Jun 30, 2020 I Paul Seaburn

Aleister Crowley Goes From “Wickedest Man in the World” to Potential Tourist Attraction

“We plan to restore the building to the grand Georgian Hunting Lodge that it once was, that will include a panel room, a whisky room, a formal dining room and a library with books on the house’s past.”

That sounds like a noble gesture if this were any other Georgian hunting lodge, but the building being referred to in a recent article in The Inverness Courier (there’s a hint for you) is none of other than the infamous Boleskine House, which once belonged to the even more infamous Aleister Crowley – known to many as the “wickedest man in the world” and still an influence on modern occultists even though he died in 1947. Crowley owned the Boleskine House from 1899 to 1913 and ‘Lord Boleskine’ was said to have performed occult and magic rituals in this former hunting lodge near Loch Ness – including some involving the loch’s alleged monster.

Aleister Crowley

While Boleskine House has changed owners (Led Zeppelin’s Jimmy Page was one) and burned down twice, it is still considered redeemable. After the first fire in 2015, the house came under management of the Boleskine House Foundation, which now wants to restore it to a “Grand Hunting Lodge.” Was it ever one? Will anyone really visit for that reason or is Aleister Crowley going to return as a tourist attraction?

"It is hoped that the Boleskine House Foundation can one day be more than just the caretakers of the estate, but a forum that will enrich people with the importance of history and heritage, education and learning in branches of philosophy and Western esotericism, archaeology, and Scottish history, and to act as a place to engage the arts and humanities through collaborative projects.”

Well, the Boleskine House is certainly historical. The area was first visited by Christian missionaries in the 6th century – including St. Columba, the famous early witness of the Loch Ness monster – and there may have been a church on the site built back in the 13th century when it was designated the Boleskine Parish – ‘Boleskine’ most likely comes from Bail O’Scionn meaning ‘the township above the great water (Loch Ness).” This history of the area's ties to occultness goes way back – to the ministry of Thomas Houston (1648 -1705) who allegedly had to deal with a local wizard (a Cruinair Friseal or maker of circles) who was said to raise bodies in the churchyard cemetery which Crowley had to rebury.

The history of fires at the site also goes way back. According to local forklore, the church once burned to the ground, killing everyone inside, and was rebuilt at another site. The original house was built as a hunting lodge by Colonel Archibald Campbell Fraser in the 1760s and remained in the family as a lodge until it was purchased by Crowley in 1899. Did Crowley know of the site’s already strange past? Probably not. It’s said in his book, "The Confessions of Aleister Crowley," that he just needed a secluded location with “a door opening to the north from the room of which you make your oratory. Outside this door, you construct a terrace covered with fine river sand. This ends in a 'lodge' where the spirits may congregate." In real estate terms, the main attraction of the Boleskine House for Crowley was “location, location, location.”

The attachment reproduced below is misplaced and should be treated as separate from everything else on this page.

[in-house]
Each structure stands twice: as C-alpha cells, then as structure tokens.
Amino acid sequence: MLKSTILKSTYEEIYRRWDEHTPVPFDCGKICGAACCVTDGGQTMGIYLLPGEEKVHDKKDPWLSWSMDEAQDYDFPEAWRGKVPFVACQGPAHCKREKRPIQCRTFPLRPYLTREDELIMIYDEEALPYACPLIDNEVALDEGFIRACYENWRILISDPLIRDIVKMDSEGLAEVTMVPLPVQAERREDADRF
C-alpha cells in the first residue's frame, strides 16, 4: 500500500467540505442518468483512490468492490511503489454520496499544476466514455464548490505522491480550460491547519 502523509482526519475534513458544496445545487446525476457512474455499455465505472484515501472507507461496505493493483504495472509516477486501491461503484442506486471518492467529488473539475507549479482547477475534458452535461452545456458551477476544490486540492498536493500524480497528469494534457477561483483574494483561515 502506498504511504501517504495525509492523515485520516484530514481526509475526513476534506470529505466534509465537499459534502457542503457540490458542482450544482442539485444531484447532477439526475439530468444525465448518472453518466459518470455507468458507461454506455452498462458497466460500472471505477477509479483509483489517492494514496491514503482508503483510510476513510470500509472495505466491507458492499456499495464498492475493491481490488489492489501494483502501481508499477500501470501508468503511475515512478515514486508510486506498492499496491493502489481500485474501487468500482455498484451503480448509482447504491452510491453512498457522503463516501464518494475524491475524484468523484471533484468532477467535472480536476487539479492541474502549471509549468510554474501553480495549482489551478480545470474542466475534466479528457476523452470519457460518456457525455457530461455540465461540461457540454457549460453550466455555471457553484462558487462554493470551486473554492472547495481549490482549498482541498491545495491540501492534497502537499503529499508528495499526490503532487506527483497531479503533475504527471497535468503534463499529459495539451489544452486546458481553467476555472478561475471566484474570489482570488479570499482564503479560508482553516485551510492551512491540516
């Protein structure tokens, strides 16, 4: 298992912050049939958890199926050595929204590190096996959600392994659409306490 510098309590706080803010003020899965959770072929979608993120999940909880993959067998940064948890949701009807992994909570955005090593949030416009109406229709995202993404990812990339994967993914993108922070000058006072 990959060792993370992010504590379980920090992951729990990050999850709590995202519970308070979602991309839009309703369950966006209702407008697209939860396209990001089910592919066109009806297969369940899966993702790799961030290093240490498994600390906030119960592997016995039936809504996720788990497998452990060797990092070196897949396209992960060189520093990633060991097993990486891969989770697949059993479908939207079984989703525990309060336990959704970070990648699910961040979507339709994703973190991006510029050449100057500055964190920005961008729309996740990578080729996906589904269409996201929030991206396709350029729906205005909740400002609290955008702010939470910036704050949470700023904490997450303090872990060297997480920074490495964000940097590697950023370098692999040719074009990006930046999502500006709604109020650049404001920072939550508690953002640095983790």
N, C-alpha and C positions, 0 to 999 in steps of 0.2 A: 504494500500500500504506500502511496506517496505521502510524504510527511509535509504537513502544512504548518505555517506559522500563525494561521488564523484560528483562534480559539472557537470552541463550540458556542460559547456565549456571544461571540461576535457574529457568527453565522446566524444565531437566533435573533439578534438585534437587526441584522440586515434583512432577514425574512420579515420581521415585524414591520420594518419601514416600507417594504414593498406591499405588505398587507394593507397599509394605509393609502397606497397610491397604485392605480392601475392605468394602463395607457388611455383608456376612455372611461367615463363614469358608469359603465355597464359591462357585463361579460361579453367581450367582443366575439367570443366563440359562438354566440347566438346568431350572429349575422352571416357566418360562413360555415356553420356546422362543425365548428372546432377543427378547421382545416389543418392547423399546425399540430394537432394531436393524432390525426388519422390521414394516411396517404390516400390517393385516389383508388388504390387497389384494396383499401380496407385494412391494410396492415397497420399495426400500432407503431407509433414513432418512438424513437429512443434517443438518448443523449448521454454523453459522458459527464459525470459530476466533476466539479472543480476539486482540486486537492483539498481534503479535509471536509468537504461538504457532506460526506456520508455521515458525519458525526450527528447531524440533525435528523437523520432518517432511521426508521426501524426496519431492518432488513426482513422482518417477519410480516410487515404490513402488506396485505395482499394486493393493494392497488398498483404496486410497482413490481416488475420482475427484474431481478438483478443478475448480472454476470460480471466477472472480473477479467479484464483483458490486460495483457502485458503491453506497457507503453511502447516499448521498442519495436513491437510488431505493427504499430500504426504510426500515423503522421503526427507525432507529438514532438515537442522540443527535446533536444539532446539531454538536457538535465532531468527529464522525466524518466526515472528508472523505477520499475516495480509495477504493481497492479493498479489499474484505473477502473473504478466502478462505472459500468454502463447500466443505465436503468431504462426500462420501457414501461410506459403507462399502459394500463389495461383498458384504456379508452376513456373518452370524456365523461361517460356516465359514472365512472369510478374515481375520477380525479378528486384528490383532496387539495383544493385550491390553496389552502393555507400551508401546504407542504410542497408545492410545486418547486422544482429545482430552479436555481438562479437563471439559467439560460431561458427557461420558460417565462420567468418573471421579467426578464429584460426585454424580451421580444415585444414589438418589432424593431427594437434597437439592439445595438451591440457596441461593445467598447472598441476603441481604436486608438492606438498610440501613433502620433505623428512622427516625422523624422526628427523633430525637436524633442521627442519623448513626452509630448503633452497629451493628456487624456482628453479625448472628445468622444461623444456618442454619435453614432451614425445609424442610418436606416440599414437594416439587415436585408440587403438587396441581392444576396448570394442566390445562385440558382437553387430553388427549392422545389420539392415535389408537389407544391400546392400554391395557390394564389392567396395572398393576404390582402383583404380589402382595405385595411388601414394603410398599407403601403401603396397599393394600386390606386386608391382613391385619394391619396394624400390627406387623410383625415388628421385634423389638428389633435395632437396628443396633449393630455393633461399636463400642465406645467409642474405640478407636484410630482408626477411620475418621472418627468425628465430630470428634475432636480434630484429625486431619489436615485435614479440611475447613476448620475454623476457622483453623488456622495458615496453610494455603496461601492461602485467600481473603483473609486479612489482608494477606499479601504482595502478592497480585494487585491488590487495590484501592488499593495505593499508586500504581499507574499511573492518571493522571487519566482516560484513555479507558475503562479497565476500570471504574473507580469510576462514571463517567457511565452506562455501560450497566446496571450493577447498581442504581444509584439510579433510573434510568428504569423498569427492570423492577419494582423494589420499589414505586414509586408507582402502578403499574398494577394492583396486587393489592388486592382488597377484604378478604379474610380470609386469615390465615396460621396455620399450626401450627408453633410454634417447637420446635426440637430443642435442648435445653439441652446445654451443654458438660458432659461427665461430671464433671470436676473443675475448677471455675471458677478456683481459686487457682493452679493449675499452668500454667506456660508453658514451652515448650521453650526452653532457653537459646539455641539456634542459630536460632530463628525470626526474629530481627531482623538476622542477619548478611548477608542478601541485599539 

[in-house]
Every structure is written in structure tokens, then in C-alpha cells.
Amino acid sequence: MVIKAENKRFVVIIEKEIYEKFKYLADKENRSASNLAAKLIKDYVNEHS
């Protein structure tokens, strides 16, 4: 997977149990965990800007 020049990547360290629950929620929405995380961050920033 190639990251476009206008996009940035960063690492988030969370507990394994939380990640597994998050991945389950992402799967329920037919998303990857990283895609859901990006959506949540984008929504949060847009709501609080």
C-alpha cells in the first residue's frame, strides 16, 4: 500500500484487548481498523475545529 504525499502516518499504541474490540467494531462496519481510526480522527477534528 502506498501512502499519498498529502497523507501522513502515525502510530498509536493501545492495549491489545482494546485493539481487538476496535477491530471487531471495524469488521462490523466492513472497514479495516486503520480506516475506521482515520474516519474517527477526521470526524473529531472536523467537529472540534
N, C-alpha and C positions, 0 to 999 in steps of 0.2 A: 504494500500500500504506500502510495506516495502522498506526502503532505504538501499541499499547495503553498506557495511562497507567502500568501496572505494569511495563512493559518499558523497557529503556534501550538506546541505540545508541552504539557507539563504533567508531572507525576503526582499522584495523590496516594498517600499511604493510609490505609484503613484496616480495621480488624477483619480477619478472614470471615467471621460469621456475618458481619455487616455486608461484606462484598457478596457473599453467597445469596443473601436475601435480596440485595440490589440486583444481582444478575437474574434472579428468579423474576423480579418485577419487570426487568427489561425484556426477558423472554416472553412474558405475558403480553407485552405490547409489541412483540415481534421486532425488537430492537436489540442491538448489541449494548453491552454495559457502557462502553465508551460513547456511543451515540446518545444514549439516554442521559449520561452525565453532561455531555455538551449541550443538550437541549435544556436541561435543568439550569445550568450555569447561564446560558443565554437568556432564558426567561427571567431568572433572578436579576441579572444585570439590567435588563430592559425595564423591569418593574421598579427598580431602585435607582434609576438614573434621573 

After Crowley left, Boleskine was eventually owned by a Major Edward Grant who committed suicide in Crowley's bedroom in 1965. In 1969 Kenneth Anger, an experimental filmmaker with an interest in the occult, rented Boleskine for a few months, which is how Jimmy Page heard about it. Page rarely stayed there, instead leaving it to be cared for by his friend Malcolm Dent, who had documented paranormal experiences there. Later owners were said to have had no such experiences.

The house caught fire in 2015 and the insides were destroyed. The ruins and the land were put on the market and eventually acquired by the Boleskine House Foundation SCIO which pledge to restore the house and gardens to their original form. At one point it was rumored that the foundation would work with Ordo Templi Orientis (OTO), the religious organization led by Crowley, to bring occult and possible sex rituals back to Boleskine. That may have ended in July 2019 when the remains of the Boleskine House were destroyed by another fire suspected of being started by arsonists.

“But our very first job will be much more mundane, we are planning to remove a concrete render that was put on the building over the granite stone. We want to restore the granite and apply mortar to repair it. After that, the plan is then to put the roof on the building. We have planned for this work to place over the winter into spring 2021. We will then start to restore the inside. We plan to be finished by spring, 2022.”

Which brings us to today. As The Inverness Courier reports, the Boleskine House Foundation wants to return it to its original state as a 'grand Georgian Hunting Lodge'. Outside of Georgian era history buffs, does anyone else really care about that … or will the main attraction be the Boleskine House’s connection to Aleister Crowley?

Aleister Crowley – tourist attraction. What would “the wickedest man in the world” think about that?

Paul Seaburn

Paul Seaburn is the editor at Mysterious Universe and its most prolific writer. He’s written for TV shows such as "The Tonight Show", "Politically Incorrect" and an award-winning children’s program. He's been published in “The New York Times" and "Huffington Post” and has co-authored numerous collections of trivia, puzzles and humor. His “What in the World!” podcast is a fun look at the latest weird and paranormal news, strange sports stories and odd trivia. Paul likes to add a bit of humor to each MU post he crafts. After all, the mysterious doesn't always have to be serious.

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